It is evident that immunotherapy has changed the face of cancer treatment in recent years. In 2020 and 2021, the eagerly awaited breakthroughs that had already led to the establishment of new regimens in various cancer entities finally found their way into therapeutic strategies for esophageal cancer. The checkpoint inhibitors nivolumab and pembrolizumab have recently been approved in resectable as well as in metastatic settings, and further approvals are expected. However, several concerns in regard to immunotherapeutic agents remain.

4.1. Patient Selection

The first, and most obvious, concern is that not all patients profit from these therapeutic interventions. Although some studies, such as the CheckMate 577 trial, conclude that the results are similar between histological subtypes and varying expression of PD-L1, other studies show evident differences between tumor subtypes. For instance, the greater benefit for patients with SCC receiving the CROSS regimen, whether alone or in combination with nivolumab, is evident and consistent with previous knowledge. Just as evident, the better response to PD-(L)1 inhibition in tumors with high PD-L1 expression, as demonstrated in the CheckMate 649 and the KEYNOTE-181 trial, underlines the potential of PD-L1 expression irrespective of the histology.
However, the views on the implementation of such predictive markers diverge. For instance, the FDA surprised everyone with its decision on the approval of nivolumab for all patients independent of PD-L1 expression based on the CheckMate 649 trial, although the trial clearly predefined the efficacy in patients with a CPS of ≥5 as a primary endpoint and, finally, the greatest benefit could also be shown in this subgroup [27]. Although the latest update on the CheckMate 649 trial suggests some benefit for patients with a CPS of <5, longer follow-up periods will be needed in order to see whether these promising response rates will be translated into higher overall survival rates. However, the approval of pembrolizumab based on the KEYNOTE-181 trial was granted only for patients with a CPS of ≥10 [42]. Recently, the EMA restricted its approval of pembrolizumab as first-line treatment in advanced gastroesophageal cancer for patients with a CPS of ≥10, where the FDA again was broader with its decision as the approval was for all comers.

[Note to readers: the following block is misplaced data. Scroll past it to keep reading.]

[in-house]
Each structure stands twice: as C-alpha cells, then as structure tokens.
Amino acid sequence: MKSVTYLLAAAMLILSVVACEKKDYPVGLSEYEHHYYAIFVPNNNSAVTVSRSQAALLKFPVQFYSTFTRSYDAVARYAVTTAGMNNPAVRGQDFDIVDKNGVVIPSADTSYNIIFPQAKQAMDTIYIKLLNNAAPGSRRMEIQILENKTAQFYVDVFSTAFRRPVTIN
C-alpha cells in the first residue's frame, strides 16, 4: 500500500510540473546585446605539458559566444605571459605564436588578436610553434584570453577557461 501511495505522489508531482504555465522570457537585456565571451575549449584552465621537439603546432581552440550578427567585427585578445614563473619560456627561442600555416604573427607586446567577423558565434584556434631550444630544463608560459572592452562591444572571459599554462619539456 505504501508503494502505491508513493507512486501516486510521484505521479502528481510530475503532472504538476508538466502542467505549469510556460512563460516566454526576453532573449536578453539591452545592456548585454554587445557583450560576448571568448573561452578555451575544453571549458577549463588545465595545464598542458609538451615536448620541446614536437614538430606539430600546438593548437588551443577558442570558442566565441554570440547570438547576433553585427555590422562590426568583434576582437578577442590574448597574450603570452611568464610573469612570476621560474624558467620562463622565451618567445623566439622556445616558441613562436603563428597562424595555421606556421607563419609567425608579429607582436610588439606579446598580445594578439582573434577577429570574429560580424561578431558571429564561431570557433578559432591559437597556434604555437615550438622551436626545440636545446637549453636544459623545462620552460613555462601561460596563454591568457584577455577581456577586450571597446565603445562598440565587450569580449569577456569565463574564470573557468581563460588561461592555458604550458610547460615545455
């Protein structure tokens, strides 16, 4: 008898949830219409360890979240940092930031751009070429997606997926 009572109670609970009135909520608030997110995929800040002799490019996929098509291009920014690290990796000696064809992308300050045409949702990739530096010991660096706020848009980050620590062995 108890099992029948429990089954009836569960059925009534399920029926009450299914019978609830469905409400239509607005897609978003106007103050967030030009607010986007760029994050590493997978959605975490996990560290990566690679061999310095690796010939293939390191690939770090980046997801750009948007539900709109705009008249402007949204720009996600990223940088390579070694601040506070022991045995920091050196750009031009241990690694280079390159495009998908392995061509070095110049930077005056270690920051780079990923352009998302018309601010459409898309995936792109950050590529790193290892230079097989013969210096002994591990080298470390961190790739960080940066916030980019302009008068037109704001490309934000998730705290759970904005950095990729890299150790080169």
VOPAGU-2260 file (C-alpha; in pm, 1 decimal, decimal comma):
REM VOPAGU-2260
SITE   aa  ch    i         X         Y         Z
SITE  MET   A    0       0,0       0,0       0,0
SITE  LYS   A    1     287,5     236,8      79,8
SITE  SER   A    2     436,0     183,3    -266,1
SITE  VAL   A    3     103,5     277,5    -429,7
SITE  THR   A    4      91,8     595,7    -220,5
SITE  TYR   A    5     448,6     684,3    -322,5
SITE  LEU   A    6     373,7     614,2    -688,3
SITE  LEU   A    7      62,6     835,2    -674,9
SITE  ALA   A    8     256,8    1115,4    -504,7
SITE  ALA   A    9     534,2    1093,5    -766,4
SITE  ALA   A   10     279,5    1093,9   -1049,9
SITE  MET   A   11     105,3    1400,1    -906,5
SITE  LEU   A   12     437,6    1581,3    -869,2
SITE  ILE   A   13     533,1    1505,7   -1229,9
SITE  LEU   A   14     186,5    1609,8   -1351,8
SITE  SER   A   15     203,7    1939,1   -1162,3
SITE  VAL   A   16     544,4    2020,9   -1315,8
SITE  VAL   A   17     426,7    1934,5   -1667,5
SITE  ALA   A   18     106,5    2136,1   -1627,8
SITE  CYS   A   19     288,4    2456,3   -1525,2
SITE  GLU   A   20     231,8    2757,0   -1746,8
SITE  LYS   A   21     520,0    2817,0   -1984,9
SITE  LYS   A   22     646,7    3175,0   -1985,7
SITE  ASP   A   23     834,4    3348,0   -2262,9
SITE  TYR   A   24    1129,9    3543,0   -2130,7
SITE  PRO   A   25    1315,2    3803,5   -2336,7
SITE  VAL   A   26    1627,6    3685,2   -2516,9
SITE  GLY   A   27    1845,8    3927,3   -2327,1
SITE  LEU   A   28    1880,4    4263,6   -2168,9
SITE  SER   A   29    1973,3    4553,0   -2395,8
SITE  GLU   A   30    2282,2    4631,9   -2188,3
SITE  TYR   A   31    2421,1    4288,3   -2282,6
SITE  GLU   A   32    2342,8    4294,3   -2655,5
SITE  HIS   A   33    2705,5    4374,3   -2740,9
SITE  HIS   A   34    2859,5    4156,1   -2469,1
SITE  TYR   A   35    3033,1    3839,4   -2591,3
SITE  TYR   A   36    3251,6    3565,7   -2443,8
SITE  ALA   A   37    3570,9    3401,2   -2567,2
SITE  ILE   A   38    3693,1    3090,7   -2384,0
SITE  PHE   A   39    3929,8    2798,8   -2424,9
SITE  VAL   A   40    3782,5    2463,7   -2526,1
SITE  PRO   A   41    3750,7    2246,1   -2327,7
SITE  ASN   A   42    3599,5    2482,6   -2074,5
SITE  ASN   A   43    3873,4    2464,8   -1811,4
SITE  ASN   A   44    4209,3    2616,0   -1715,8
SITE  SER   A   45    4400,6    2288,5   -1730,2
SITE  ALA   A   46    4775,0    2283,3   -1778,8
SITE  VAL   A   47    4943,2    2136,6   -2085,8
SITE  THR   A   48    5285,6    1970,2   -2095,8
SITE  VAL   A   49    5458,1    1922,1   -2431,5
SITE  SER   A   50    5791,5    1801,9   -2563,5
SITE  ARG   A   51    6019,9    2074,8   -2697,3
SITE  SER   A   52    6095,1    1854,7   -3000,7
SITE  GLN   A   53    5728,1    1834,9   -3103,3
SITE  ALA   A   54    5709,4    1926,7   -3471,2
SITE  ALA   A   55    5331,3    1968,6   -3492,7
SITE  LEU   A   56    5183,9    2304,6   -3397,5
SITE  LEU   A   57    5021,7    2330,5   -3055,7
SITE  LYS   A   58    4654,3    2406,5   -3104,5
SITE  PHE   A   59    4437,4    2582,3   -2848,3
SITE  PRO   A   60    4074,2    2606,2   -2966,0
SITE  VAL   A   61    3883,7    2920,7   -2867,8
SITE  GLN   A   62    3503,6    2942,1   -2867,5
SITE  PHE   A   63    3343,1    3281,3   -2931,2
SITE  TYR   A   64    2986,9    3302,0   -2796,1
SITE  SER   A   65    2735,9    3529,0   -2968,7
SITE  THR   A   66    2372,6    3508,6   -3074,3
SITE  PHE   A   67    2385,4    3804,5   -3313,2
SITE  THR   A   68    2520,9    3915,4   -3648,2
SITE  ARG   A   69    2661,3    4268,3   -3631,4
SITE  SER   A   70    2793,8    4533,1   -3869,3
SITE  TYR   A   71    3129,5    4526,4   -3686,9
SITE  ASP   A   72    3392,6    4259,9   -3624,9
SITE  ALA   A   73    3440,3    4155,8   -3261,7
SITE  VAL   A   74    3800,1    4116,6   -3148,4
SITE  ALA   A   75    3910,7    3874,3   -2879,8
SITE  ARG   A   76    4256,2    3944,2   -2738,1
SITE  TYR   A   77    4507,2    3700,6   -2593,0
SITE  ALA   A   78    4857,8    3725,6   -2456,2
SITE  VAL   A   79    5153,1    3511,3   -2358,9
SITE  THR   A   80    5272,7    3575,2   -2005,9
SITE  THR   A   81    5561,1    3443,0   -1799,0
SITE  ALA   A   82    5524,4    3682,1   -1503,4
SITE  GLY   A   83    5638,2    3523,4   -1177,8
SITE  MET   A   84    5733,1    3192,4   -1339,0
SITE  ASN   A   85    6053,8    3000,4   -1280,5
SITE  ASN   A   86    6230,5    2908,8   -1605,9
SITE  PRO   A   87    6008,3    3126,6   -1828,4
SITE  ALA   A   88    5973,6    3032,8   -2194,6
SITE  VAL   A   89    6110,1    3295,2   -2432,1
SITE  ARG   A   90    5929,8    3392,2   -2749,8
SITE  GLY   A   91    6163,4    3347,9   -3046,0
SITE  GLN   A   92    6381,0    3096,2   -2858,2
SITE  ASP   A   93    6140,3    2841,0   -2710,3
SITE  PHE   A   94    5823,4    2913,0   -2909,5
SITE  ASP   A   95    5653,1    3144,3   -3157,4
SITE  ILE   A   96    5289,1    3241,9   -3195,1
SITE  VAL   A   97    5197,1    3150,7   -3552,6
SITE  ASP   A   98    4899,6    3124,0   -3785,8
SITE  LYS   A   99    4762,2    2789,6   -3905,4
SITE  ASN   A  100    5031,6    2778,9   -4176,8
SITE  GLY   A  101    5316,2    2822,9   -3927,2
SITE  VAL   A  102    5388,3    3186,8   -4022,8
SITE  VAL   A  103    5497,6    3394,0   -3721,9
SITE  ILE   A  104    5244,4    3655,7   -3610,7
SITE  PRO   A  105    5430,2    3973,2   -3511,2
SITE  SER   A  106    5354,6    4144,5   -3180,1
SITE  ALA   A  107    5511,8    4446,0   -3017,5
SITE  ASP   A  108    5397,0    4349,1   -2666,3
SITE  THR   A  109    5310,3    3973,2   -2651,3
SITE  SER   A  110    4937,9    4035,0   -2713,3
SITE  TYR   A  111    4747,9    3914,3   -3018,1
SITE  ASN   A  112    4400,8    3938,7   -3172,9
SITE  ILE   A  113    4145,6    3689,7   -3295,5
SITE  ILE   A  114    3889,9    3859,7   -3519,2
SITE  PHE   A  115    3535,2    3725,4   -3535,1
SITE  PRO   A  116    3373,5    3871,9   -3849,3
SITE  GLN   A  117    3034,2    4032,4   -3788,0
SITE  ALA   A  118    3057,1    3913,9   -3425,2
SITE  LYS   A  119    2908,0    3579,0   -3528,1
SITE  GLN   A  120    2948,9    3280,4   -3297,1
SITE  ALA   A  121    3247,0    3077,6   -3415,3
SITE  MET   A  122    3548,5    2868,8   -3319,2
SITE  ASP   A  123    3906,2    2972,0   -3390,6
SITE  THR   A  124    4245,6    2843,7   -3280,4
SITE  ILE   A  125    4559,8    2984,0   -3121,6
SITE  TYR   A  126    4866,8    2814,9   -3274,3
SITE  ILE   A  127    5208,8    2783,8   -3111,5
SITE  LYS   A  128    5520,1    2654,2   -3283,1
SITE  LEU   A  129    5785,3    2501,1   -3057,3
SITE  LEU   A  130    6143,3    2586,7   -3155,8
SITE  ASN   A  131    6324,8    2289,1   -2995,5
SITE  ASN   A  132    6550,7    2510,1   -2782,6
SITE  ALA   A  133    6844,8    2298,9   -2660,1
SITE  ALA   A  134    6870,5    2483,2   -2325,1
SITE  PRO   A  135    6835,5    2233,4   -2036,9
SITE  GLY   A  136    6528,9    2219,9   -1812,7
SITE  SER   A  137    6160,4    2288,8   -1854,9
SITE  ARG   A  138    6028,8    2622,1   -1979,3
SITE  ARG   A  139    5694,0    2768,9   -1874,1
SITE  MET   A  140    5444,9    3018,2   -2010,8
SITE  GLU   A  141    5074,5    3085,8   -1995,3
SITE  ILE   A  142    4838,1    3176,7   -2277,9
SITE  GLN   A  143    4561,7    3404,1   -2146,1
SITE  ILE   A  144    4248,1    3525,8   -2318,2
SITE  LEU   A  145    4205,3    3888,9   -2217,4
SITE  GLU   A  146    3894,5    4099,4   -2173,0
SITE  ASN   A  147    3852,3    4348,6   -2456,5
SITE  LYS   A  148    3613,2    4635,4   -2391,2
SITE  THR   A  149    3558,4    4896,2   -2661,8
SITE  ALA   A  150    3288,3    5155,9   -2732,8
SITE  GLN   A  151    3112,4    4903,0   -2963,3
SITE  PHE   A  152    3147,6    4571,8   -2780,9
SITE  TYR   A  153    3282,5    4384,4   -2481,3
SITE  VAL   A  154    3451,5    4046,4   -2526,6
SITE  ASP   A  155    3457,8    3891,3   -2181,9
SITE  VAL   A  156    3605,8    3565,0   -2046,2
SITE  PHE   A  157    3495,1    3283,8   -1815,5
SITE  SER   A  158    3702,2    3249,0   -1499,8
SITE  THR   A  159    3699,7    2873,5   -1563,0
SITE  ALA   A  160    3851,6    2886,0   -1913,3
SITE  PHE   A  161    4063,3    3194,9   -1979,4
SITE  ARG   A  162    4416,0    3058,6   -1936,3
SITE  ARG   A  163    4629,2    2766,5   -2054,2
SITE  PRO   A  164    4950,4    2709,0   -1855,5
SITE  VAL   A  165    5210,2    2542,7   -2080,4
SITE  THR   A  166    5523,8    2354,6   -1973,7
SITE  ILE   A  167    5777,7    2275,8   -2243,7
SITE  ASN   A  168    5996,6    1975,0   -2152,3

Furthermore, evidence exists that demographic factors and the expression of immunohistochemical biomarkers might be important as predictive markers similar to that of histological subtypes and tumor location themselves. The differences between Eastern and Western patients in tumor development as well as treatment response have been widely discussed for decades, yet no concise underlying mechanisms for this phenomenon could be detected [47]. Thus, the comparison of therapeutic regimens in different demographic groups is of high clinical relevance and is increasingly regarded as an important stratification factor in clinical trials. Post hoc analyses of large international studies might reveal that some demographic subgroups benefit more than others [48]. The results of the CheckMate 577 trial show a more pronounced benefit of adjuvant nivolumab treatment for white and Asian patients than for black and others (white: HR 0.71 (0.57–0.88); Asian: HR 0.70 (0.41–1.22); black: HR 0.43 (0.06–3.06); others: HR 0.48 (0.11–2.02)) [18]. Thus, a major aim for future studies is the further characterization of these cohorts.
In addition, tumor characteristics such as microsatellite instability (MSI) and tumor mutational burden (TMB) are surmised to be predictive for response to immunotherapy independent of the tumor site. Thus, in 2017 and 2020, the FDA granted the so-called tissue agnostic approvals for pembrolizumab in metastatic MSI-high and TMB-high tumors without any other satisfactory treatment options, respectively [49,50]. Yet, the expression of these markers varies vastly throughout tumor entities as well as other factors such as demography and stage [51,52,53,54]. Although these markers are only present in a small subset of patients with esophageal tumors, the survival expectancy is high when treated with immunotherapy. It is, however, a matter of discussion whether these patients could solely be treated with immunotherapy or immunotherapy combinations without a chemotherapy backbone.